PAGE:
If the character before the caret is a '.' (or has non-whitespace characters leading up to a '.') then do a regular member look-up.
However, if not, then insert a new string literal based on a randomly selected GUID (so you never hit a 'valid' string literal), and once you hit that string literal start working your way back up the chain.
If you're in a method, grab the locals first.
If not, go up to the parent node, grab its INamespace and probe it for its members. Go up (again) and probe, et all, until there is no more (aka, something explodes).
Always make sure that OnImport is passed through cleanly (mark'em to grab their members later).
There's just one problem: this does not allow for 'context sensative' code completion like C# does. I think I can work around this by checking to see if the parent node is a generator, class definition, struct definition or etc, then doing the special voodoo magick.
I freaking love that Boo has its own AST available like this: I know *nothing* about this sort of programming work but Boo makes it a FREAKING BREEZE.
Because I just spent a day working on a problem that did not exist - specifically I was finding that there were methods that were "slipping" through the filter I had designed to hide out-of-scope members. The irony? I had it all wrong.
I was looking at the list of .NET 1.1 System.String members in comparison to those that slipped through the filter, when my eyes should have been on .NET 2.0's System.String members. Although Boo was developed under .NET 1.1, since I was running VS2005 on .NET 2.0... yeah, I was using the 2.0 version of System.String. Totally screwed me up - for AN ENTIRE DAY.
Like all good ideas, the thought to check came after I had been away from the computer for an hour or so.
Saturday, June 18, 2005
Basically, although you can enable CodeSense by using the ProvideLanguageService attribute, its not really "enabled" until you return a LanguagePreferences object that has "EnableCodeSense = true." Let's face it: that's not very obvious, and it makes me wonder if I even need the named parameter in ProvideLanguageService in the first place.
Anyway, I still have to recognize "overloaded" operators and provide quick information similar to C#'s intellisense: method signature, overloads available, etc. Hopefully there's a method somewhere in the Managed Package Framework that will allow me to probe the .xml documentation format.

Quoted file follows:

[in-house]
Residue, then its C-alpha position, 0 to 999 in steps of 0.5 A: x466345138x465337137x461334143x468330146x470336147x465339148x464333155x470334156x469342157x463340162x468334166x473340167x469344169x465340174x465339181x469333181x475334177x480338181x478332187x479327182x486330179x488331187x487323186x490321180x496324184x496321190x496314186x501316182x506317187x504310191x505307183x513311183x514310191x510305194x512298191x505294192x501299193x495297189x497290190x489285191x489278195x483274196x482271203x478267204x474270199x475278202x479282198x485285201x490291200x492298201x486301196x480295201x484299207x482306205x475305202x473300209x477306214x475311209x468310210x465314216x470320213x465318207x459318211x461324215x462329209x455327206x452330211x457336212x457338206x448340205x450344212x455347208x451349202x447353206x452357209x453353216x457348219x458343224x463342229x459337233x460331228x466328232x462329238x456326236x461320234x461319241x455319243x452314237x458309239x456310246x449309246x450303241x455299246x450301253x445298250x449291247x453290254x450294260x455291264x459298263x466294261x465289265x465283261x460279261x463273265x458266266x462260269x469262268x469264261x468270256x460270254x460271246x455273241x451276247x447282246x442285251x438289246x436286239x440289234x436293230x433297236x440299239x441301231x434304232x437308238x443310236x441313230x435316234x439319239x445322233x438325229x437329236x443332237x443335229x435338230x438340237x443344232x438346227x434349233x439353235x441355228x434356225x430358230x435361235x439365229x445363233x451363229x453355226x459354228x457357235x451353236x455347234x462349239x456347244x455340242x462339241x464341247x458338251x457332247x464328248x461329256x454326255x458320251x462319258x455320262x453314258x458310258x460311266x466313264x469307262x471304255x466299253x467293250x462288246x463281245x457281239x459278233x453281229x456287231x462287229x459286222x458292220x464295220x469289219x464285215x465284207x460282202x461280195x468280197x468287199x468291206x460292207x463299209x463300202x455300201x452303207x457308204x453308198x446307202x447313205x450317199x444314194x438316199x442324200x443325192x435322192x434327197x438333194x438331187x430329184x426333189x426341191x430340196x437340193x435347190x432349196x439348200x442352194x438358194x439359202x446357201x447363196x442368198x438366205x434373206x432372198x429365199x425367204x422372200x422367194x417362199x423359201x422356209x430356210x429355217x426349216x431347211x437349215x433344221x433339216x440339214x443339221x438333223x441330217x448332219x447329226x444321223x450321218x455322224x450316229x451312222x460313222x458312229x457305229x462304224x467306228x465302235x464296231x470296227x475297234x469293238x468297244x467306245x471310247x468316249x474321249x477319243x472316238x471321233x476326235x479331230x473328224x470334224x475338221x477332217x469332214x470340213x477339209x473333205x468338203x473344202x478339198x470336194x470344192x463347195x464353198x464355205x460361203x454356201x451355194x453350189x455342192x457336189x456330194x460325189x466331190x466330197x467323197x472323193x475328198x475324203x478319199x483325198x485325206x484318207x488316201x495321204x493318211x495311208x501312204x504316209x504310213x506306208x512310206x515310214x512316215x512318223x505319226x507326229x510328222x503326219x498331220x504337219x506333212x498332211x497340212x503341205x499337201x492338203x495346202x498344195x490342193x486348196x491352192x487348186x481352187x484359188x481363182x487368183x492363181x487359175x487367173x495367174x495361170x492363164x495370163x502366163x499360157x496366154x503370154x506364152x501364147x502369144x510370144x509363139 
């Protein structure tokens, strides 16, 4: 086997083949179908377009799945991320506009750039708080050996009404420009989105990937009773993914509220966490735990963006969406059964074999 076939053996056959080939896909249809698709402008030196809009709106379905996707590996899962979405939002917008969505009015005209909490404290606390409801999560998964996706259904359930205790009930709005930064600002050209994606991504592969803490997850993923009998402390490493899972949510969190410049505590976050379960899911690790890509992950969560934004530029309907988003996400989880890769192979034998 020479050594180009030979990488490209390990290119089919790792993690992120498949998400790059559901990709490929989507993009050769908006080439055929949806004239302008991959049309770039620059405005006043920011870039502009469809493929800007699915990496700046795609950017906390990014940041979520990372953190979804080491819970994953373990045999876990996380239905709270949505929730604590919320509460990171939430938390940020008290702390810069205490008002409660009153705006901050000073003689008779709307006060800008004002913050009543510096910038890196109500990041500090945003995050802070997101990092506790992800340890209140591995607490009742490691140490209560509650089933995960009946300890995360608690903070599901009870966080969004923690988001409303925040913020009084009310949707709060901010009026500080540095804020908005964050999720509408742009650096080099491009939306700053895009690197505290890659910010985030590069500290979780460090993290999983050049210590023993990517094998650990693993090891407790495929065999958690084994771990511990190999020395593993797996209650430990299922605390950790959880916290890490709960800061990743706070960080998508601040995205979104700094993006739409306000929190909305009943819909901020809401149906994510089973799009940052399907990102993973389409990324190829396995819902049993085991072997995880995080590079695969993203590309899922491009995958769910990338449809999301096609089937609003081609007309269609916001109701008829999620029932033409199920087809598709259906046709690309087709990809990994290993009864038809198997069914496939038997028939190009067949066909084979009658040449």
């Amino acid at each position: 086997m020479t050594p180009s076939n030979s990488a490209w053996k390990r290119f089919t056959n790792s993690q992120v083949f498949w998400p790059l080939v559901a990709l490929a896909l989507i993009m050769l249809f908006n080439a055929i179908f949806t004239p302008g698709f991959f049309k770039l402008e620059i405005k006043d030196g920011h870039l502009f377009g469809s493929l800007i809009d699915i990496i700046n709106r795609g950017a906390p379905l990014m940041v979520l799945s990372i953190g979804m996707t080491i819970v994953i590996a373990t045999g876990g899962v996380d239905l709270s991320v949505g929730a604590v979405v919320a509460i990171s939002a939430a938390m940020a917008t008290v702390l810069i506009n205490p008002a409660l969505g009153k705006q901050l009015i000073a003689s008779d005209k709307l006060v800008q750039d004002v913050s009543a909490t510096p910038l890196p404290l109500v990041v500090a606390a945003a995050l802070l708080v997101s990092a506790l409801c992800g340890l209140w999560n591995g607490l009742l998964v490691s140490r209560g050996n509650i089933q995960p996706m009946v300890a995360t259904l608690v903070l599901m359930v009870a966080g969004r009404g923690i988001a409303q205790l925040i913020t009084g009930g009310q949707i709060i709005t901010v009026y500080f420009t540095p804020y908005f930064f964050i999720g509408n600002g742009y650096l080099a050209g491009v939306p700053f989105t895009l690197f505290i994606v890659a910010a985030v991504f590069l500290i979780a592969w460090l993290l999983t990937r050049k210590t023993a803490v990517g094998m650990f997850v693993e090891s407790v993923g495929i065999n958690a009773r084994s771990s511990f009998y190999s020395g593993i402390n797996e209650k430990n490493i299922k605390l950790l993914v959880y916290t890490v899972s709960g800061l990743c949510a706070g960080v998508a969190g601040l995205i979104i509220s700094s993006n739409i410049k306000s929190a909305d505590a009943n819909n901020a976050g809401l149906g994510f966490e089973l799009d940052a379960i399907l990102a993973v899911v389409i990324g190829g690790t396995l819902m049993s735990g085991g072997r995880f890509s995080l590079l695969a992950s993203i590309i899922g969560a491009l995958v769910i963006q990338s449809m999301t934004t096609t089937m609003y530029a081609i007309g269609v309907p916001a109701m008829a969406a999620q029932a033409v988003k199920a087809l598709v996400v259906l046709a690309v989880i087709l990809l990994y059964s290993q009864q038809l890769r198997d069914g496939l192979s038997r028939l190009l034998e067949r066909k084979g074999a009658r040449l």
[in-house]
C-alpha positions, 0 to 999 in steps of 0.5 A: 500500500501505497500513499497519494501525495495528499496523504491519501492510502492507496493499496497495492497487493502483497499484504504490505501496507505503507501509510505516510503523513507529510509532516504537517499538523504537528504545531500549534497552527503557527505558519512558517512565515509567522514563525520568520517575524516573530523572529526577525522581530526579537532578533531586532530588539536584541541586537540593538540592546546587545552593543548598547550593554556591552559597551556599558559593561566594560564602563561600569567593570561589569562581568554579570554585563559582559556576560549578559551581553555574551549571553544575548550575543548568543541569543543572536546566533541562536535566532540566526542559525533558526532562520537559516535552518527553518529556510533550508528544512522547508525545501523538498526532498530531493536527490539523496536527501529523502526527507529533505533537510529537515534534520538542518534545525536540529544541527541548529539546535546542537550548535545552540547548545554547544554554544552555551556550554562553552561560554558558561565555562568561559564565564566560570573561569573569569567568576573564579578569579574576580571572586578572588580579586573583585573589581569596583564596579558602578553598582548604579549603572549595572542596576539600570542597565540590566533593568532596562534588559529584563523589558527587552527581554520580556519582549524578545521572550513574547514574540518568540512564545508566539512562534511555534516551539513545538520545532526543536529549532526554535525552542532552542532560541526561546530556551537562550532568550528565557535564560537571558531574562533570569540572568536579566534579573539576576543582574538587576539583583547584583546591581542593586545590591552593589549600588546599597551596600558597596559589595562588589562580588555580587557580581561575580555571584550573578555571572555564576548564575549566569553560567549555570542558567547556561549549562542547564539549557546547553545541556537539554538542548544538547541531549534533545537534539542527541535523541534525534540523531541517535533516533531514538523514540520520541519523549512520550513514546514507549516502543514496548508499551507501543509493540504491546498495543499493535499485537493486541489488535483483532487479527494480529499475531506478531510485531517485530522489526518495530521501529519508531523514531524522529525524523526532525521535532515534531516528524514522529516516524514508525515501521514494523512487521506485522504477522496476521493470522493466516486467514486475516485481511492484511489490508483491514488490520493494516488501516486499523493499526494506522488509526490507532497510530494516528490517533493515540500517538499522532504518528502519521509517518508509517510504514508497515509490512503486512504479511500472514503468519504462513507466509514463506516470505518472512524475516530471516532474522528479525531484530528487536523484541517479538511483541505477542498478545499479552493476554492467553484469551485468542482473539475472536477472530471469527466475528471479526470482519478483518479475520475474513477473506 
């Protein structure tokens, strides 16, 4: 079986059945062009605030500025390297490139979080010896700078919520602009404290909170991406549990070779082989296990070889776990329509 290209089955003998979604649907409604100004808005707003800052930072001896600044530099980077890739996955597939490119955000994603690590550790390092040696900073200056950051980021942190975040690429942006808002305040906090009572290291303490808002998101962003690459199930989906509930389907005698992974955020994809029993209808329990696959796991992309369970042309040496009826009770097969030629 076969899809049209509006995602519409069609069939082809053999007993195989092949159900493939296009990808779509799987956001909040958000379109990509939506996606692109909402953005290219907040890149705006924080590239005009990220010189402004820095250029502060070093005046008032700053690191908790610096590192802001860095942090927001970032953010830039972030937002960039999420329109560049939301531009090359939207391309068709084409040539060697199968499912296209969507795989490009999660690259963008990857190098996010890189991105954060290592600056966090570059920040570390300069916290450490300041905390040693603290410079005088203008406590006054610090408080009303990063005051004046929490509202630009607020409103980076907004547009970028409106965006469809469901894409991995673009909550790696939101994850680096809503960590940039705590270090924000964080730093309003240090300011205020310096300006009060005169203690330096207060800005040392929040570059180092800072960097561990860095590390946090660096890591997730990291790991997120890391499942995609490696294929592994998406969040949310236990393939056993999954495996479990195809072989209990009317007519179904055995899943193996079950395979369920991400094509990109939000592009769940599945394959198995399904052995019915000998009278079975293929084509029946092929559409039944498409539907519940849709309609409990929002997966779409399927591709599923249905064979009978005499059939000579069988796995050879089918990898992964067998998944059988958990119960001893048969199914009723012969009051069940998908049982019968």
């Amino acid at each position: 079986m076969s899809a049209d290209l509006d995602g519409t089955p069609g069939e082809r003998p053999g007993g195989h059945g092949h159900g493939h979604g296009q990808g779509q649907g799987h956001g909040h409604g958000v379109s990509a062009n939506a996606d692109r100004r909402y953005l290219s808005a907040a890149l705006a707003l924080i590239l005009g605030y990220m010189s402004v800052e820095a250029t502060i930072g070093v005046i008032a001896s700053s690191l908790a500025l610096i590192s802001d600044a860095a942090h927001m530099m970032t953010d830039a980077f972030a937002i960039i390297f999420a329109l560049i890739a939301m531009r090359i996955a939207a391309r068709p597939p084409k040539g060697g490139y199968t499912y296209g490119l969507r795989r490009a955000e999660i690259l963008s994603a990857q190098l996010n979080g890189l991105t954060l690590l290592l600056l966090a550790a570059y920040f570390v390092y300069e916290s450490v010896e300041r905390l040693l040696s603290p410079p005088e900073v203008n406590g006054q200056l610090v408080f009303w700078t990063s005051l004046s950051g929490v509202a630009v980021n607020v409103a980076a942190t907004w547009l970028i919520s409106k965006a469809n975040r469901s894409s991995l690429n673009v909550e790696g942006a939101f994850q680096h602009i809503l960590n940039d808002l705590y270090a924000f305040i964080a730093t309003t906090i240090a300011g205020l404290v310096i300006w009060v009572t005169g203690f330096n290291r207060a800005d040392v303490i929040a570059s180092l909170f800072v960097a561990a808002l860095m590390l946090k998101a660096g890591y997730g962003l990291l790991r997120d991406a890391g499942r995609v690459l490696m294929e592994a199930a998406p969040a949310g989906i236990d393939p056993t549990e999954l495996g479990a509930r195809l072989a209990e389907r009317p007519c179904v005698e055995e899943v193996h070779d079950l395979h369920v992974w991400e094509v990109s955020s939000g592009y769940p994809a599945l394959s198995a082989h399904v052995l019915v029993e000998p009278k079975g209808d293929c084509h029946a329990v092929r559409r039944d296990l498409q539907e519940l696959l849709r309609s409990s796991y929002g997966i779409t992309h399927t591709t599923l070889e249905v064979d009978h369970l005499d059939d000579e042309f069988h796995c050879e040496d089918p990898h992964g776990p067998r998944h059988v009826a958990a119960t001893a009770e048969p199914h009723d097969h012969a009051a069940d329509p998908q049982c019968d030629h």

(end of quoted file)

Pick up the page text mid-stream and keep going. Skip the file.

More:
I've been able, so far, to stick to my "feature a day" goal for the package.
Basic code completion ;)
Thursday, June 16, 2005
After finishing up my given / when patch for Boo, which adds a construct like
print "Value found!
to the language. Its essentially an enhanced "switch" construct. The patch has a few flaws that I think are due to bugs in the Boo compiler, but Rodrigo hasn't been around lately, so I can't prod him for information. I just submitted the patch in hopes that someone else can diagonse the problem. Rodrigo is the lead developer for the Boo language. ;)
I got my Visual Studio 2005 Team Suite DVDs two days ago, and since then I've been working on a Boo plug-in. I have intentions to make it open-source (BSD/MIT license) since nothing in the EULA explicitly states that I cannot - the only clause that comes close is the boilerplate "You can't do anything that requires the source of this product to be delievered," which is A-OK: I wouldn't want to put someone in that position anyway, which is why all my code is BSD/MIT. BSD/MIT? The licenses are so similar I can barely differentiate between them anymore.
So far I have syntax colorization "kinda sorta" working. I don't know how to handle nested comments or nested triple-quoted strings since there's really no way to keep track of rank - the class that apparently calls IScanner implementations, which handle finding tokens in the current file, does so in a line-by-line way. This means there's no guarntee that the next line you evaluated is right after the line you last evaluated.
I posted on forums.microsoft.com about possible work-arounds, but no answer yet.